Of all the British and allied forces to fight against Napoleon’s French, there are arguably none so famous, feted, and exalted as the legendary 95th Rifles. While their popularity may be due in part to a certain series of books and films starring everyone’s favourite Yorkshireman, there’s no denying that they were effective and dedicated soldiers; in many ways, their unique training and equipment presaged today’s modern combat infantryman.
Founded in 1800 as the ‘Experimental Corps of Riflemen’, and receiving full regimental status as the ‘95th Regiment of Foot (Rifles)’ in 1803, the unit’s raison d’etre was to provide sharpshooters and skirmishers using the now-legendary Baker Rifle. This weapon, designed by master London gunsmith Ezekiel Baker, was (while not as accurate as Messrs. Sharpe, Hagman and co. might portray) a quantum leap beyond the smoothbore muskets of the period. Rifled barrels (which imparted a ‘spin’ to the projectile that vastly improved accuracy) were by no means a new concept, with examples dating back to the late 15th Century, but had long been considered too expensive, delicate, and slow to load for regular military service. Massed volley fire from smoothbore weapons had been a far-more cost-effective solution when equipping the regular soldiery.
The 95th was a dedicated light infantry regiment, focused on skirmish warfare rather than the formations of the main battleline. Unlike their red-coated brethren, they wore dark green uniforms (earning them the nicknames ‘Sweeps’ and ‘Grasshoppers’), an early attempt at camouflage, and were trained to operate in pairs, with the men encouraged to use their initiative in battle – a far cry from the iron discipline of the line regiments! Coupled with the accuracy of the Baker Rifle, the Rifles were (after a string of less-than-successful initial ventures) more than capable of standing up to their French Voltigeur counterparts. Swiftly enlarged to a two-battalion regiment, they swiftly proved their worth on campaign.
While the 95th took part in operations in the Americas and Scandinavia, they are most notably remembered for their participation in Wellington’s Peninsular Campaigns, actually firing the first shots of the war and suffering the first British officer casualty, the unfortunate Lt. Ralph Bunbury. At Cacabelos on the 3rd of January 1809, Rifleman Thomas Plunket demonstrated both the capabilities of the Baker Rifle, and the high standard of marksmanship in the Rifles, shooting the French General de Colbert-Chabanais at a range reported to be as great as 730 metres – well beyond the expected capabilities of the weapon. This contributed substantially to the weapon’s reputation, and similar (albeit less gaudy) feats were repeated wherever the 95th fought.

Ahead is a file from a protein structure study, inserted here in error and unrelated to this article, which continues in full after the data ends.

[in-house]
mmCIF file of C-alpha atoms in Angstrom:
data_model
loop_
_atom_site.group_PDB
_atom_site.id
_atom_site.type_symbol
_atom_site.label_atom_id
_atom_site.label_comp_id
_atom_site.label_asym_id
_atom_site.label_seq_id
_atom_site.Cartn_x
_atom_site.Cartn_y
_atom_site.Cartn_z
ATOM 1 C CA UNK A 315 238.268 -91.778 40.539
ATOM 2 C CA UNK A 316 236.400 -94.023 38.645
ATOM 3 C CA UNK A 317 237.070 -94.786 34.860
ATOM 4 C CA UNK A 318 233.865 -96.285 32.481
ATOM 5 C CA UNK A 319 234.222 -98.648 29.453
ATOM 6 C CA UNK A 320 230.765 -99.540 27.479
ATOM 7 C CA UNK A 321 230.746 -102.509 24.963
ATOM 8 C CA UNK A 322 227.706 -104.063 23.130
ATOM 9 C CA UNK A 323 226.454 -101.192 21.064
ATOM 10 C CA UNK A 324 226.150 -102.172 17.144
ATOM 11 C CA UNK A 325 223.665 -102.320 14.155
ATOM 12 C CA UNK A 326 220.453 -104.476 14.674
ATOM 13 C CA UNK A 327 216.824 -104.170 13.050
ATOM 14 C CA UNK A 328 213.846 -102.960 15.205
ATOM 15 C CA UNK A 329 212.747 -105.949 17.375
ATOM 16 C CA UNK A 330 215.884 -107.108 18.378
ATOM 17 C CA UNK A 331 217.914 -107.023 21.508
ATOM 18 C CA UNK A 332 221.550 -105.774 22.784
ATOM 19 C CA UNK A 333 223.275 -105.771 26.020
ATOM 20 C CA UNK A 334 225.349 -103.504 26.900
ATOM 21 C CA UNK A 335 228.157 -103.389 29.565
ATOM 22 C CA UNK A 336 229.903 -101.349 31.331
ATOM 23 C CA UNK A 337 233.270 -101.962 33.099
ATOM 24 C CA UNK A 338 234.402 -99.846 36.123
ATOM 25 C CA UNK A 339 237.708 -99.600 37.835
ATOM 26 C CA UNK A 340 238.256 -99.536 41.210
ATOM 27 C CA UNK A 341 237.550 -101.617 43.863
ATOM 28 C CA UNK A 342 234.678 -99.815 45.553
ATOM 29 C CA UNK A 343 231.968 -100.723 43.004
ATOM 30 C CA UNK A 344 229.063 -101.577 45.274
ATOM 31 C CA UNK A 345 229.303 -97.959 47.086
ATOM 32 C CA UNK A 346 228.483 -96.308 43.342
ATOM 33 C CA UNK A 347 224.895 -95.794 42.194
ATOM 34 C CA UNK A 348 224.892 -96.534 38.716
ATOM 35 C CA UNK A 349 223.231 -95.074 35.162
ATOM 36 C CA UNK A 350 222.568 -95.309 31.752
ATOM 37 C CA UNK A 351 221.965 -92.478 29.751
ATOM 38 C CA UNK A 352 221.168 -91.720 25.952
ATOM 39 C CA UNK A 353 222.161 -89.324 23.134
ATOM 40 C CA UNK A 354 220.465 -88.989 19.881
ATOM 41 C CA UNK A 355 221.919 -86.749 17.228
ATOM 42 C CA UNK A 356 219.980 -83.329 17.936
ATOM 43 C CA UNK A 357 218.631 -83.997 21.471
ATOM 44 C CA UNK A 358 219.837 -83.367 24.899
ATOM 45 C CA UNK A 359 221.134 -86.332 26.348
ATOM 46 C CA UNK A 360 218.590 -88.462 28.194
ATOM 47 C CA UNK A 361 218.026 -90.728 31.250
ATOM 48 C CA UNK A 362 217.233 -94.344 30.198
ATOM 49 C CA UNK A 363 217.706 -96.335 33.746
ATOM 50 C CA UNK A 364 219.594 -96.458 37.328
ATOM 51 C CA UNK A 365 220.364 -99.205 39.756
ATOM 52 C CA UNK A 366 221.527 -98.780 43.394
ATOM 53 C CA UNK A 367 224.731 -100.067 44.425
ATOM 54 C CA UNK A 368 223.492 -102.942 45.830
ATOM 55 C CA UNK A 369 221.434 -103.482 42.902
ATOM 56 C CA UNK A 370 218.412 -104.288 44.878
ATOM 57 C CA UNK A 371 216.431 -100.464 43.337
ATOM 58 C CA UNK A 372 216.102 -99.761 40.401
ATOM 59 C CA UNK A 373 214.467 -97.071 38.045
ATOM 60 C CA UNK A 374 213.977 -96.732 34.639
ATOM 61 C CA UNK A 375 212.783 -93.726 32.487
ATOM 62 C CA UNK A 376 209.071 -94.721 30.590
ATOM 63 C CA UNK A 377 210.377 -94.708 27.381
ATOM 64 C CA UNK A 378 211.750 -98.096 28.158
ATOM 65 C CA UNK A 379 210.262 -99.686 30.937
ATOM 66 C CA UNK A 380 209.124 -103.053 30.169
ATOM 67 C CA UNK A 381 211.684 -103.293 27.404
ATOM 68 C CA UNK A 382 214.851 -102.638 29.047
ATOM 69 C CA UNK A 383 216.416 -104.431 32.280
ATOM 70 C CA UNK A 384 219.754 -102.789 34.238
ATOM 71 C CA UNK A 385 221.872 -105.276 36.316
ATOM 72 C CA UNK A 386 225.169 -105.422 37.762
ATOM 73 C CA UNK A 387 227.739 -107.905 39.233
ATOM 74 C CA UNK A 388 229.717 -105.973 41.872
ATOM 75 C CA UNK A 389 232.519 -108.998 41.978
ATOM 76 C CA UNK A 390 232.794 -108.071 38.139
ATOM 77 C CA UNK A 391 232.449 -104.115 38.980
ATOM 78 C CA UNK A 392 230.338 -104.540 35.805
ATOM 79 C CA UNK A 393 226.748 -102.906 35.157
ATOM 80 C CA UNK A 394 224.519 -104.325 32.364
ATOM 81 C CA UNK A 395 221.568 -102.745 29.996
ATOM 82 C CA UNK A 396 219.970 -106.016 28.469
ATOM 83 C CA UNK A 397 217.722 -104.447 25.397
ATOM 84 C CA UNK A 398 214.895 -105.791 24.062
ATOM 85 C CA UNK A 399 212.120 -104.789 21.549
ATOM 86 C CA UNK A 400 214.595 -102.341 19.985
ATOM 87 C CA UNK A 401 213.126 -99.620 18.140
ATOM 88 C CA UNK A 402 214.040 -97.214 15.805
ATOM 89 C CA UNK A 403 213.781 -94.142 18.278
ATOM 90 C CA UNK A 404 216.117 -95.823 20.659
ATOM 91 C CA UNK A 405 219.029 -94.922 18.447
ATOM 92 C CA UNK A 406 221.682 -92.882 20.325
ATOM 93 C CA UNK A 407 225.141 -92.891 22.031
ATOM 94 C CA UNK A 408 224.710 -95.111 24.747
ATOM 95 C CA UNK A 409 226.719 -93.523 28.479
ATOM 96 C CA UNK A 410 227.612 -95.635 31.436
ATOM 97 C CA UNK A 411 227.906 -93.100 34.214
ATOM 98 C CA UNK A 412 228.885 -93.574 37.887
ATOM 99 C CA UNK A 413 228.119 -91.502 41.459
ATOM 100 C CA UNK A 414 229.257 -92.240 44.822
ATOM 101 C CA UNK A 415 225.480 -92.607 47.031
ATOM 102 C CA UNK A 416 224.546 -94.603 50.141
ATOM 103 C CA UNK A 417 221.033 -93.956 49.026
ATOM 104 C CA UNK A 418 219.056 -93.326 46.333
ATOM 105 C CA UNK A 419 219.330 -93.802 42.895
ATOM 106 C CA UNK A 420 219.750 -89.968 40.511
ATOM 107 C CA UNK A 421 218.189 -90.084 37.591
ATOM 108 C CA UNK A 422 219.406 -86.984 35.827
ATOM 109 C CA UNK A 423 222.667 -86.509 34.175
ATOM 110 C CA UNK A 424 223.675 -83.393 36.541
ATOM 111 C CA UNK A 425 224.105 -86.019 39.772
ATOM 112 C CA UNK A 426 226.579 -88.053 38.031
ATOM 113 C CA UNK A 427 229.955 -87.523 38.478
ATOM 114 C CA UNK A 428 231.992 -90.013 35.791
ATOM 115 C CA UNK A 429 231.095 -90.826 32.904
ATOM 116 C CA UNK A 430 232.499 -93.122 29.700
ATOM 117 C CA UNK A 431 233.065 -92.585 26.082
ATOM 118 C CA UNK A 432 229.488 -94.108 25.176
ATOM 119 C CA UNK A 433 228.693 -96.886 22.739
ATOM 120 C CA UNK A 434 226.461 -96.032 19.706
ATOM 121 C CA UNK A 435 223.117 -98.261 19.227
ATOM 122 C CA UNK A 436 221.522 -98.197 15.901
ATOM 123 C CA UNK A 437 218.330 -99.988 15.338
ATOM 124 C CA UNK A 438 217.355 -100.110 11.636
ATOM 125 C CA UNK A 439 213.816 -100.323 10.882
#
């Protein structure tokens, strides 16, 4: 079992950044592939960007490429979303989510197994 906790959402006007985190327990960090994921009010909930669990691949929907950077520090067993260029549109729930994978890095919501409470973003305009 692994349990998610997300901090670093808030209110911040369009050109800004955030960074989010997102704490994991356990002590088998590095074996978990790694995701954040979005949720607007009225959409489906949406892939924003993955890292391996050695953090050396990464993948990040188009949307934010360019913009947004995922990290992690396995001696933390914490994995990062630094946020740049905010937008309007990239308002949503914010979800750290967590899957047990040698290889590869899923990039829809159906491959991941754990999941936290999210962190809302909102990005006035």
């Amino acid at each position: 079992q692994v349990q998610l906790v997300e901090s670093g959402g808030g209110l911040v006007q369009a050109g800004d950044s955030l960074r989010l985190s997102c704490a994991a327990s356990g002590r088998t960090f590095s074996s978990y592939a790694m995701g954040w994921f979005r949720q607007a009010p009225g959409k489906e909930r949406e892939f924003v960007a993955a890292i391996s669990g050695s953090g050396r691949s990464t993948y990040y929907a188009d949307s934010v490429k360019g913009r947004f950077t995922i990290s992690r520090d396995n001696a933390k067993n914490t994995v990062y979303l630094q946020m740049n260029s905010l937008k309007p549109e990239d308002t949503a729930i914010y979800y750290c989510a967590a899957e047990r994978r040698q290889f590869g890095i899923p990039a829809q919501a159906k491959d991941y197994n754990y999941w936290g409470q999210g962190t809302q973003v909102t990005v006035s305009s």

Serving with distinction throughout the Peninsular War, most notably during the retreat to Corunna, the regiment was expanded again to three battalions, all of which saw service during the Hundred Days campaign, less a few companies which had been deployed to North America. At Waterloo, the 95th held the sandpit by La Haye Sainte, often fighting in square rather than skirmish order due to the marauding French cavalry. With the Baker Rifle being significantly shorter than most muskets, a longer ‘sword-bayonet’ was issued to compensate for the lack of reach – the order to fix bayonets therefore became “fix swords”, which continues to be used to this day by the 95th’s eventual successor (following a bewildering series of amalgamations and reforms), simply and aptly named ‘The Rifles’.
On The Table
A detachment of the 95th is practically mandatory for any British Black Powder army, and no matter whether you prefer 28mm or Epic scale, we’ve got you covered! As the rules are the same (barring the units of measurement), we’ll deal with them in a second – let’s look at the models first!
Our 28mm ‘Chosen Men’ boxed set features a huge range of fantastically dynamic poses for your elite skirmishers, including the famous ‘reclining’ shooting stance reportedly used by Plunket for his legendary shot, as well as men fixing swords and reloading. The officer may bear a slight resemblance to a certain Sheffield United fan, but bears a far more regulation sabre. There’s even a little dog, affectionately christened ‘Rifle’, said to have accompanied the battalion in Spain for a time. Packed with character, these lads make the perfect addition to any Peninsular or Waterloo British force.
For those who prefer their battles to be truly Epic in nature, there are two varieties of these elite light infantrymen available. In the British Infantry Brigade boxed set you’ll find three stands of ranked-up Riflemen, with swords fixed – perfect for driving off the French cavalry around the Sandpit at La Haye Sainte. For those with a hankering for open-order skirmishing, the British Highlanders and Riflemen boxed set nets you four stands, each with three pairs of Riflemen working together to pick off enemy officers and NCOs. Either way, they’ll be sure to wreak havoc in the French ranks!
On the tabletop battlefields of Black Powder, the 95th come absolutely loaded with special rules, including the always-useful Elite 4+, and Sharp Shooters, allowing them to re-roll one missed shot per turn. Coupled with a rock-solid set of basic statistics, they’ll do yeoman’s work in any British army.
Here’s forty shillings on the drum… Add the legendary 95th to your army today!
Other articles in the Forces of Fame Series:
Pike & Shotte – Cuirassiers;
Black Powder (Epic Battles ACW) – The Iron Brigade;
Black Seas – HMS Victory;